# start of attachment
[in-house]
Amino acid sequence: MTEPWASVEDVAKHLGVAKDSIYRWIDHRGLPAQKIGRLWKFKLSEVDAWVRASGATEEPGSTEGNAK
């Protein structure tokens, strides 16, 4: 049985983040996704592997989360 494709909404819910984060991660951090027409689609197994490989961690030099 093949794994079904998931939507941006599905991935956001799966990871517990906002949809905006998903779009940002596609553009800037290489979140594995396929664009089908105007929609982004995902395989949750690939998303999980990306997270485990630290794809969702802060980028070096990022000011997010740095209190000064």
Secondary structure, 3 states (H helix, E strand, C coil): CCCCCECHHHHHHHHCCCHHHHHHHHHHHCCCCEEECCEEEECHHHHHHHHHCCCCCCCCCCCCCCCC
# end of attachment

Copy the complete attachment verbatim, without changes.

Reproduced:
[in-house]
Amino acid sequence: MTEPWASVEDVAKHLGVAKDSIYRWIDHRGLPAQKIGRLWKFKLSEVDAWVRASGATEEPGSTEGNAK
């Protein structure tokens, strides 16, 4: 049985983040996704592997989360 494709909404819910984060991660951090027409689609197994490989961690030099 093949794994079904998931939507941006599905991935956001799966990871517990906002949809905006998903779009940002596609553009800037290489979140594995396929664009089908105007929609982004995902395989949750690939998303999980990306997270485990630290794809969702802060980028070096990022000011997010740095209190000064």
Secondary structure, 3 states (H helix, E strand, C coil): CCCCCECHHHHHHHHCCCHHHHHHHHHHHCCCCEEECCEEEECHHHHHHHHHCCCCCCCCCCCCCCCC